New Health Canada Medicinal Cannabis Regulations Put Demands of Police Over Needs of Patients
Health Canada's Office of Cannabis Medical Access (OCMA) has once again placed the demands of police over the needs of patients suffering from critical and chronic illnesses.
October 25, 2004: The latest set of amendments includes a plan to eventually phase out the option of personal production in favour of the pharmacy-based distribution of the government's own poor quality and potentially unsafe product.
"The inadequacy of Health Canada's product is evident: currently only 74 out of the 753 patients enrolled in the Marijuana Medical Access Regulations program purchase their cannabis from Health Canada," said Philippe Lucas of Canadians for Safe Access. He added that nearly 30% of the 93 people who originally ordered the PPS cannabis returned it to the government. "Health Canada continues to implement policies designed to entrench its monopoly on production and to placate police demands, rather than addressing the real and immediate needs and concerns of medical users," said Lucas.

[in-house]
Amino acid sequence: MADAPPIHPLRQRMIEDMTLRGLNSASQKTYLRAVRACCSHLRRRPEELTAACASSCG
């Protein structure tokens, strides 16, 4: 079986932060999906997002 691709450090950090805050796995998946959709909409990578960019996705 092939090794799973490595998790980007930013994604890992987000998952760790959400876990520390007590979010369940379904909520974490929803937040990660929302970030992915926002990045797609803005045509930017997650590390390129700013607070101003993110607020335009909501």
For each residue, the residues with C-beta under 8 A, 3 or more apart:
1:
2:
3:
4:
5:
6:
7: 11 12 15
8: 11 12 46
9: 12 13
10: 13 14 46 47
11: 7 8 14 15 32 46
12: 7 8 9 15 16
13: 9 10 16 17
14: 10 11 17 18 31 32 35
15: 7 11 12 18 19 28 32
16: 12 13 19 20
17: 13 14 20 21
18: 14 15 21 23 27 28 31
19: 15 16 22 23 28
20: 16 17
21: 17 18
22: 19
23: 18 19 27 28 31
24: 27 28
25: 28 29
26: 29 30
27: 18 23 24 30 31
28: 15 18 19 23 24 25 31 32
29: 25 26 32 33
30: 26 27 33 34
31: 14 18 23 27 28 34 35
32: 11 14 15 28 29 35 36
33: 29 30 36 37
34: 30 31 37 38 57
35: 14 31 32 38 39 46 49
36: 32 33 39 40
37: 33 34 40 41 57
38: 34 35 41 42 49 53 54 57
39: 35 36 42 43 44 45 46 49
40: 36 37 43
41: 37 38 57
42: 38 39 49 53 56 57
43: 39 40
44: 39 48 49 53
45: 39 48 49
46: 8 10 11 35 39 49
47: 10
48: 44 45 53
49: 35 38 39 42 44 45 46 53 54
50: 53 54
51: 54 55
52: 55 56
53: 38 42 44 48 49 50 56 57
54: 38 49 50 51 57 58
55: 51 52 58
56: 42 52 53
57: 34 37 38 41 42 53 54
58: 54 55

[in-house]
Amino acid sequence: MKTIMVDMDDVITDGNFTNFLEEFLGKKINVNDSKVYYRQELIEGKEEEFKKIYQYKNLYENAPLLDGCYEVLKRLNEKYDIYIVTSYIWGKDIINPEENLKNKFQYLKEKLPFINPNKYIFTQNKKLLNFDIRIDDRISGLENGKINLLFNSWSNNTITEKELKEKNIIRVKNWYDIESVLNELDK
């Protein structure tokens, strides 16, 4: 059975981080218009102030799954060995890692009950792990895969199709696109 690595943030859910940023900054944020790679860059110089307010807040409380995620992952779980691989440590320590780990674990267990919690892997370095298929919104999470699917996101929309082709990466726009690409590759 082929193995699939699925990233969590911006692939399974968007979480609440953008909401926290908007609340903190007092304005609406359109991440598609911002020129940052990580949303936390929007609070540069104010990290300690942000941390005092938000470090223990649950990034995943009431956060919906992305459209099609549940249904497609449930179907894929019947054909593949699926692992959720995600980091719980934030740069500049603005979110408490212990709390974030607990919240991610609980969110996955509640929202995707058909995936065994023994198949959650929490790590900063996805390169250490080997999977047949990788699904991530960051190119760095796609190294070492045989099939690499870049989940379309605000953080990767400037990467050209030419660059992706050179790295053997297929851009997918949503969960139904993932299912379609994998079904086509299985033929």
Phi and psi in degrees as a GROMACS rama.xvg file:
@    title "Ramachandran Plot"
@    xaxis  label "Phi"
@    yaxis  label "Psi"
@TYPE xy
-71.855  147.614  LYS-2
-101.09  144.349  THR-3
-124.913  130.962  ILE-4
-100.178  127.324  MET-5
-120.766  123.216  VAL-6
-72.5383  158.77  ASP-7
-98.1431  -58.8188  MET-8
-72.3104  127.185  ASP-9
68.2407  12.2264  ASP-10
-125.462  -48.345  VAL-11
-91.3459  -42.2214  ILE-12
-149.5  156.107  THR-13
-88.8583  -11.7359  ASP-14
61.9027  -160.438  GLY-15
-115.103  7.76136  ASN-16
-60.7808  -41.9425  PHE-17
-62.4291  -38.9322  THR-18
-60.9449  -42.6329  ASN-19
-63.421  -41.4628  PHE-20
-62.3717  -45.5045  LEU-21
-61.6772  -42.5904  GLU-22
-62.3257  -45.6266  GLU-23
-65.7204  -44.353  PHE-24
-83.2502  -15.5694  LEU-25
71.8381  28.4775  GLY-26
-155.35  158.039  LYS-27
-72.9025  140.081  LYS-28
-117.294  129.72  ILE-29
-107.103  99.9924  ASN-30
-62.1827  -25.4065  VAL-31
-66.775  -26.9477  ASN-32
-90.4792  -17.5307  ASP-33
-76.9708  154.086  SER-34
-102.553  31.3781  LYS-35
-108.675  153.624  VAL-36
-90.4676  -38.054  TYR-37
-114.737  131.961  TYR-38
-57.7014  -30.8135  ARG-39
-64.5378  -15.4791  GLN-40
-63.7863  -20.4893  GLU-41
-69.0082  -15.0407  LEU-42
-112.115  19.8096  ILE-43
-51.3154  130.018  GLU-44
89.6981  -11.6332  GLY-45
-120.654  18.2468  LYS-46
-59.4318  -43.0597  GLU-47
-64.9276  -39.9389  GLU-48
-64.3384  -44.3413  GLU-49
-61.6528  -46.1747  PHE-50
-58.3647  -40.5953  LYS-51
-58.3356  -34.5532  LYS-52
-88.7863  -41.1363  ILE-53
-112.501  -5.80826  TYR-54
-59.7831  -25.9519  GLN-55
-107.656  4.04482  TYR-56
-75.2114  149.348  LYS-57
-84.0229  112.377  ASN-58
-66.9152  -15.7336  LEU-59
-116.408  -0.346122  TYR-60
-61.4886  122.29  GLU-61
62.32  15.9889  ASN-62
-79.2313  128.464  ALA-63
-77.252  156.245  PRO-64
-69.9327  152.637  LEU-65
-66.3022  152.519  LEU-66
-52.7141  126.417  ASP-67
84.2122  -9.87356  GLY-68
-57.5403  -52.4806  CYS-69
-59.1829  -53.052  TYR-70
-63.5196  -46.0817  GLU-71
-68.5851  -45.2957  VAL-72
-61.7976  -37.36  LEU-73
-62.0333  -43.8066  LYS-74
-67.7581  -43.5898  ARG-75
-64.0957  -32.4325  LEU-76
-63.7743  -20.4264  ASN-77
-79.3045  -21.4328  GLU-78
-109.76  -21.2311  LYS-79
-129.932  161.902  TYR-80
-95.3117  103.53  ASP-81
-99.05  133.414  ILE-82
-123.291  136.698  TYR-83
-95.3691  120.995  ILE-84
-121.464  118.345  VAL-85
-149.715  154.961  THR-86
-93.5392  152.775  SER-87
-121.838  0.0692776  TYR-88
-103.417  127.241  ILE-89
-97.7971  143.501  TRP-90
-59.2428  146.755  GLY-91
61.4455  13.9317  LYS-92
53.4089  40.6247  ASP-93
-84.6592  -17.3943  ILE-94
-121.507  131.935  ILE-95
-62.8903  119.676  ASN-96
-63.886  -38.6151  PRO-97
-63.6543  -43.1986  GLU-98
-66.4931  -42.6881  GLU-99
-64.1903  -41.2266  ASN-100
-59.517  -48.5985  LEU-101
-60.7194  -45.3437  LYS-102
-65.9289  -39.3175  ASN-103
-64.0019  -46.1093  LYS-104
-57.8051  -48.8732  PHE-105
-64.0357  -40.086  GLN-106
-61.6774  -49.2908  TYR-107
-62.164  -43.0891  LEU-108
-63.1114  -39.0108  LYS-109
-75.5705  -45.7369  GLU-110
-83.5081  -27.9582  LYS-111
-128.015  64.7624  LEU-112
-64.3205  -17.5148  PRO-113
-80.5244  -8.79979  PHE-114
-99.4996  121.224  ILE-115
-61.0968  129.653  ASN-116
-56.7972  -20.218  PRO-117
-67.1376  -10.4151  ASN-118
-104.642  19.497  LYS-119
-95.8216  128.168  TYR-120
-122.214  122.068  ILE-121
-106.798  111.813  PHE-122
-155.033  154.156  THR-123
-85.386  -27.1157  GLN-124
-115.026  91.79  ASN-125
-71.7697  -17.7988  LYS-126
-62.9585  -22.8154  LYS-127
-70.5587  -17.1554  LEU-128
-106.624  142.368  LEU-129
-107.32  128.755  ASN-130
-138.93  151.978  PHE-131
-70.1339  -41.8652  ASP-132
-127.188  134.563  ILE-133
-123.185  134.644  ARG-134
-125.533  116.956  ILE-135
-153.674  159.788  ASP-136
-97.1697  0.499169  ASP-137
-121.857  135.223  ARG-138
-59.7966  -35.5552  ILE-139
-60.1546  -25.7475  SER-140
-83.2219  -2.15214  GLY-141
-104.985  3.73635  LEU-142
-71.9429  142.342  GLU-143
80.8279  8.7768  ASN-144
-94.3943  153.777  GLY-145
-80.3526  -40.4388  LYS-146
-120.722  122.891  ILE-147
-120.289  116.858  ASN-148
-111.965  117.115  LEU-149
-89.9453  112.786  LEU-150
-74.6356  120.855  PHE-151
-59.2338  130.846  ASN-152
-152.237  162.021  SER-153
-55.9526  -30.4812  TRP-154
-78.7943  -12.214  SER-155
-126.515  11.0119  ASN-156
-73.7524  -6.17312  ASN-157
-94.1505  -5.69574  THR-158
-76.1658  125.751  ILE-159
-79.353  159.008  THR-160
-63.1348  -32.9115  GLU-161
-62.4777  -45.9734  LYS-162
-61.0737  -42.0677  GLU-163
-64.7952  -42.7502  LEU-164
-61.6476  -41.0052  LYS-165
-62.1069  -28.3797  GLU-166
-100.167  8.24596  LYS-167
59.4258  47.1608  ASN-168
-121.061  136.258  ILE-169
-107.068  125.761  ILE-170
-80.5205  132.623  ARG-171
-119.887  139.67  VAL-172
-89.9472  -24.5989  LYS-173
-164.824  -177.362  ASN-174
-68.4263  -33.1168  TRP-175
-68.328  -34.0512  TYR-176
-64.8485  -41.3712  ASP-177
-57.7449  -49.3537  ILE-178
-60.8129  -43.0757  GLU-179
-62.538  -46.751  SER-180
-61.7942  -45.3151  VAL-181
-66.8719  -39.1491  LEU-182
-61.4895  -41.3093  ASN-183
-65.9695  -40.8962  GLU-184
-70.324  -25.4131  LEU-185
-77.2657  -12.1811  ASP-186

Most MMAR license holders attain their supply through personal cultivation or access through compassion clubs and societies. Compassion clubs currently help over 8000 critically and chronically ill Canadians, including over half (400+) of the OCMA exemptees; all at no cost to the taxpayer. Lucas questions why Health Canada is ignoring or eliminating these options for safe access to medicine. "Our nation's critically and chronically ill are not children that need to be protected from themselves or from medicinal cannabis; they are sick and suffering and deserve the strongest and safest medicine right now."
The OCMA's new regulations necessitate the recommendation of a specialist for most applicants to gain access to the program, despite Health Canada's own acknowledgement that for many Canadians this is a major and often insurmountable hurdle. "This policy contradicts the stated intention of opening up access to a program that has actually seen a steady reduction in the rate of applications since its peak in April of 2002," said Lucas. According to Health Canada statistics, the number of participants in the program actually decreased by 28 people between July and September of this year, demonstrating that access has not been improved at all.